The cuff should not be deflated until 20 minutes after local anaesthetic injection because systemic toxic doses of local anaesthetic may occur. After 20 minutes, 30% of the injected drug is fixed within the tissues and is unavailable for immediate release into the systemic circulation. Cuff deflation should be performed in cycles with deflation/inflation times of less than 10 seconds until the patient no longer exhibits signs of systemic toxicity (e.g. tingling of the lips, tinnitus, drowsiness). Severe signs of systemic toxicity include bradycardia, hypotension, ECG abnormalities, fitting and loss of consciousness. Maximum blood levels of local anaesthesia occur within 10 minutes of cuff deflation. Therefore, the patient should be monitored closely for 30 minutes following tourniquet release. With lidocaine, 2.5–3 mg/kg, and cuff deflation after 10 minutes, blood levels have been reported to be less than 2 micrograms/ml.
If severe CNS intoxication occurs, appropriate resuscitation guidelines should be followed. Emergency drugs (e.g. thiopental, propofol) must be readily available and 100% oxygen should be administered.
IVRA of the leg: the basic technique is the same as for the arm but the dose and volume of local anaesthetic has to be doubled for IVRA of the leg, which is associated with an increased potential for local anaesthetic toxicity. The tourniquet pressure must be higher in the leg (350–400 mmHg), to occlude blood flow in the femoral artery. This may increase the occurrence of tourniquet pain. Tourniquets may be applied to the thigh (two tourniquets about 9 cm wide) or one at the calf (below the head of the fibula) and one at the thigh. The latter is for safety in case of distal cuff failure and is not usually inflated.
Choice of drugs
Many local anaesthetic drugs, with or without additives, have been used for IVRA, but 0.5% prilocaine, 3–6 mg/kg, is the drug of choice because it has less systemic toxicity and is partially taken up in the lungs before reaching the systemic circulation. The usual dose is 40 ml (200 mg) without epinephrine. However, the manufacturers have ceased production of 0.5% prilocaine. 1% prilocaine remains available and is licensed for IVRA, though its stability is not guaranteed if diluted. In the USA, prilocaine is unavailable and 0.5% lidocaine, 3 mg/kg, is used. If IVRA is applied to the leg a larger volume must be injected (up to 100 ml). Prilocaine can be used undiluted (maximum recommended dose is 400 mg in adults) but lidocaine is commonly diluted to lower concentrations (e.g. 0.2–0.25%).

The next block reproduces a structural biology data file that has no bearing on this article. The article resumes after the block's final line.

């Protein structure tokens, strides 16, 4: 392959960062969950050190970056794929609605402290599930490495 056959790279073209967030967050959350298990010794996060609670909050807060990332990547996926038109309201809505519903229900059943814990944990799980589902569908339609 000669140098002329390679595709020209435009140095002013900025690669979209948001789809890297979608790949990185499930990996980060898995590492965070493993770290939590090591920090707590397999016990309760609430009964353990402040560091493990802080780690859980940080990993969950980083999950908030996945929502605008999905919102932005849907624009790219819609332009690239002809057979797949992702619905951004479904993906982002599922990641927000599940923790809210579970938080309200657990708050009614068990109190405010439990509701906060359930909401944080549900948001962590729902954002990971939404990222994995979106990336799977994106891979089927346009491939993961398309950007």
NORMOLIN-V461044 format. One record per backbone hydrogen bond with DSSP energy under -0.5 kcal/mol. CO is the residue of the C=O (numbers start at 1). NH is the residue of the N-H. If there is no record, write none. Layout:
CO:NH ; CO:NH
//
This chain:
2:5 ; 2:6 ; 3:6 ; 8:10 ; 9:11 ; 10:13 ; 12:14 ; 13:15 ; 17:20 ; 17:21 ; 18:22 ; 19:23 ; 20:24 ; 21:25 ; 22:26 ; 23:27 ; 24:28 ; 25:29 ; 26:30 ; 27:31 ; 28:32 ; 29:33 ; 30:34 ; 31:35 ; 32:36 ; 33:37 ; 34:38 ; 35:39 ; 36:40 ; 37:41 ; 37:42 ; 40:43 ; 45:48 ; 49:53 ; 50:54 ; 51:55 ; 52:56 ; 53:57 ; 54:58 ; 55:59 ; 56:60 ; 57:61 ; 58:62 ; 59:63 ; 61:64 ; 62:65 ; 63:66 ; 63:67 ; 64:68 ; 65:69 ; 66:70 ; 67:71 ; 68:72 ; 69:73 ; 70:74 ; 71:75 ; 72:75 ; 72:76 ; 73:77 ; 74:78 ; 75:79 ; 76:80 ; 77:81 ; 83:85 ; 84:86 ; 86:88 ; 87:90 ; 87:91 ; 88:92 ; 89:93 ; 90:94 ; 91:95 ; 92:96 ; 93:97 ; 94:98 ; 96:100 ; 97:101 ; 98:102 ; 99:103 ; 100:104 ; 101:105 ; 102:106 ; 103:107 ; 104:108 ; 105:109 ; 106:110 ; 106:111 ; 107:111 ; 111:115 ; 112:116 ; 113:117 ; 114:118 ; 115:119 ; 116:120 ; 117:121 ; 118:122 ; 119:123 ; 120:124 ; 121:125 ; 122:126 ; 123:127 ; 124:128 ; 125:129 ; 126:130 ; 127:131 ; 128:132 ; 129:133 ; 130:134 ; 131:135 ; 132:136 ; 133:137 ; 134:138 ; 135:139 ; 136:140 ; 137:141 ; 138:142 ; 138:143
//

Prilocaine can cause methaemoglobinaemia but unless doses in excess of 600 mg are used it is clinically insignificant in most patients. Although one has to be aware that in patients with anaemia or cardiac conditions even small amounts of methaemoglobin can significantly impair the oxygen-carrying capacity of their red blood cells. Intravenous regional anaesthesia with prilocaine in these patients should be considered carefully for its benefits.
Other local anaesthetic agents have been used but do not provide superior analgesia or more rapid onset of block. Severe toxic reactions and death have been observed with bupivacaine and its use is contraindicated. In one study, 0.2% ropivacaine was intraoperatively as effective as 0.5% prilocaine but postoperative analgesia was prolonged; no side-effects were reported.
Additives to local anaesthetics have not been consistently shown to have an effect during IVRA but may increase the length of postoperative analgesia, probably because of a systemic effect following tourniquet release. The reported enhancement of IVRA with pethidine, 1 mg/kg, may reflect intrinsic local anaesthetic activity of the drug.
Experiments with the addition of muscle relaxants produced marked muscle relaxation but did not augment analgesia.
Ketamine alone appears to provide good sensory analgesia but some patients lost consciousness and exhibited the typical features of ketamine anaesthesia after tourniquet release.
Many other drugs have been studied, but only the addition of clonidine, 150 micrograms, an a2-agonist, or the non-steroidal anti-inflammatory drugs ketorolac, 20 mg, or tenoxicam, 20 mg, to the local anaesthetic solution appeared to be effective in prolonging postoperative analgesia and relieving tourniquet pain. Guanethidine and calcium-channel blockers have been evaluated in the context of chronic pain management only.